Pedro San Ginés. president of the Cabildo of Lanzarote, who requested the license of those who have gone before him since 1966, “to give voice today to his thoughts”, he confessed to feeling “anxious and enthusiastic, responsible and proud, happy and excited” with the celebration of “Half a century having passed since a visionary went into the bowels of this island to give it life and colour, where other mortals saw merely desolation, black and ochre. A revolution” he recalled, “started from the bleak wasteland and degraded spaces that illuminated a new collective consciousness in a society that was, until then, depressed “.
San Ginés described the role of the Centres as “unquestionable” in the evolution of the island, convinced that “they are true sanctuaries of a way of thinking, feeling and way of intervening in the natural environment. “César Manrique” he underlined, “planted the seed of a new way of thinking and acting that turned into the banner of a generation and a slogan for the international projection of a new island, arising from his blueprints.”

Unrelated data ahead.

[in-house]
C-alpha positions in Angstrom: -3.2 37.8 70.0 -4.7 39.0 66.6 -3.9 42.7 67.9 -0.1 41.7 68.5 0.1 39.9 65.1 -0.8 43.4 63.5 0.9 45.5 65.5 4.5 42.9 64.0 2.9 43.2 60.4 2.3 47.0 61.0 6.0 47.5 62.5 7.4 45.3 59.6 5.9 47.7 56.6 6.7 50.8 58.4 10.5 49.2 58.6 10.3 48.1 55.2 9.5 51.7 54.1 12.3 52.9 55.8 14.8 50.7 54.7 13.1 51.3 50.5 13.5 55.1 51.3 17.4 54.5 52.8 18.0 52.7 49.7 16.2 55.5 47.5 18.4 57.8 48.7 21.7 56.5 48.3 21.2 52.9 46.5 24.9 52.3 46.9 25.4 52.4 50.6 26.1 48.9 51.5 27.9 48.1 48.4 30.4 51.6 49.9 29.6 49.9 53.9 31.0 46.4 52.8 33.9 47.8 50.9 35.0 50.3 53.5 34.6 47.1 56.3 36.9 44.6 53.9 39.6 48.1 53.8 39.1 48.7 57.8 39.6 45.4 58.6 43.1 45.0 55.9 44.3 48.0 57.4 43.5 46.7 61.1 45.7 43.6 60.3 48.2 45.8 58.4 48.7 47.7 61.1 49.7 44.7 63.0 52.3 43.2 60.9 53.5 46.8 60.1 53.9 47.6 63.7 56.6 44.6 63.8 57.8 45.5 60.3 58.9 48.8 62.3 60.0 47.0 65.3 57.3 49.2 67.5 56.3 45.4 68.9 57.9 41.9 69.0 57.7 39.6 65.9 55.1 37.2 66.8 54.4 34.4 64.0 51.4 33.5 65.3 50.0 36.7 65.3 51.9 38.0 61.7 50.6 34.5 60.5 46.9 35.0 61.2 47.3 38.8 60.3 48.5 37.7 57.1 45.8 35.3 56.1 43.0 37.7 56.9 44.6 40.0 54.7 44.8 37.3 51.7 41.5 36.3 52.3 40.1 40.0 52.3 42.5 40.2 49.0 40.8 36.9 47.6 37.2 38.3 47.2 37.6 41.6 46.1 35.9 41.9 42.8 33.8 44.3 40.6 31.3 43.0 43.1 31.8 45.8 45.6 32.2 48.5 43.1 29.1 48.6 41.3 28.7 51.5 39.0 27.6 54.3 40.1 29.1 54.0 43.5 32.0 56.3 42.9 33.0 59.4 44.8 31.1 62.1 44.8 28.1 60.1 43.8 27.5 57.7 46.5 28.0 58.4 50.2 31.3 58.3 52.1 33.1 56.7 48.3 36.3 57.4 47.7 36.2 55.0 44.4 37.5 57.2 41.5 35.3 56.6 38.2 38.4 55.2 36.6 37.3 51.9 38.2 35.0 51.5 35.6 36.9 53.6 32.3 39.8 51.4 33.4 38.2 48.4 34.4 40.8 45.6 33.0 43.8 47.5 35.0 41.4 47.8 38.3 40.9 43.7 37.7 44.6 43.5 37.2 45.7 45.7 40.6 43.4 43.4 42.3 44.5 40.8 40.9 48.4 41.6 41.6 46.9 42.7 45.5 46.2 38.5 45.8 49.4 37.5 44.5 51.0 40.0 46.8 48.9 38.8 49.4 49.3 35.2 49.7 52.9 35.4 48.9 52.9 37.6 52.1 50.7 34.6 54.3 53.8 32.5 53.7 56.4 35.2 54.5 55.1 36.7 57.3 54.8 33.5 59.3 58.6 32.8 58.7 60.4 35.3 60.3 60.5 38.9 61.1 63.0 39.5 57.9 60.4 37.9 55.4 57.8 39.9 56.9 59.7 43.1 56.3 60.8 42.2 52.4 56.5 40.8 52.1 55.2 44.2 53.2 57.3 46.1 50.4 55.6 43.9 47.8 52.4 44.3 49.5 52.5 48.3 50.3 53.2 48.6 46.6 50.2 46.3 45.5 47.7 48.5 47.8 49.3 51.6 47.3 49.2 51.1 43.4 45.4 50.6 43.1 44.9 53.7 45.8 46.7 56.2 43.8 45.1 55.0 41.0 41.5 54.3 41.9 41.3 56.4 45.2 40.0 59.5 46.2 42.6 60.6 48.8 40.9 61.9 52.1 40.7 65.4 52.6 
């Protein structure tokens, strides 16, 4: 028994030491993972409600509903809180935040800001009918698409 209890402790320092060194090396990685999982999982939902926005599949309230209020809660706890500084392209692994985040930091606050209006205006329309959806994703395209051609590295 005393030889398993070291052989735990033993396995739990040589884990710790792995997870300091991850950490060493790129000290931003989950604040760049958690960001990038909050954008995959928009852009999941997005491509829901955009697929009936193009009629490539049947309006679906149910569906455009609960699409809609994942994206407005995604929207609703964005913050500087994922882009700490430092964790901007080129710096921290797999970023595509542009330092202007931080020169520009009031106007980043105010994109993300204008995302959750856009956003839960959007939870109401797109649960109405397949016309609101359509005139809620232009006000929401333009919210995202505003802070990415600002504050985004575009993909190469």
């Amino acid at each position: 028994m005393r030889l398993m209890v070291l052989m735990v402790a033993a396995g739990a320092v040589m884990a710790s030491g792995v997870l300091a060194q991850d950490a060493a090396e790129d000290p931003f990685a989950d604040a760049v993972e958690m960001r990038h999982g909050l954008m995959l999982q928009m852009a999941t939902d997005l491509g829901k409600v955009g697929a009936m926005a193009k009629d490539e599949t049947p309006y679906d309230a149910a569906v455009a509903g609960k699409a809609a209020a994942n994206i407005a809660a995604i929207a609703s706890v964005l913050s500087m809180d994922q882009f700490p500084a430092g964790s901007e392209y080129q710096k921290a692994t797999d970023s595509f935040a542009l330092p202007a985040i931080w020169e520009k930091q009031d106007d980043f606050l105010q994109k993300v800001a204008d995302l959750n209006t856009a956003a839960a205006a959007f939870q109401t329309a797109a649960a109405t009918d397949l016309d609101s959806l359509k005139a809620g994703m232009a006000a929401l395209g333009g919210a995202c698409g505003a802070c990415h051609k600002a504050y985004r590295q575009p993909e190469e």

Key for the future, the president pointed out that “the Centres look forward, unafraid, to their present and future challenges from the support provided by the millions of people who visit them each year.” One of the challenges cited by the Atlantic Museum, “a project that drinks from the Art-Nature binomial philosophy, and which will officially open its doors next January to help strengthen the position of this destination in the fierce international tourism market” was the Reorganization of the visit to the Mountains of Fire, “which will save time, effort and waiting times for those who come to discover the stunning centre in the south of the island” and “the next intervention in Jameos del Agua, a project that rescues the essence of Manrique’s original design and recovers underutilized infrastructures to host a more versatile and modern Casa de los Volcanes, which will leave its current space to become a new restaurant, that can serve the needs of tourists and customers, from both Jameos del Agua and Auditorium, without distorting the visit to the volcanic tube”.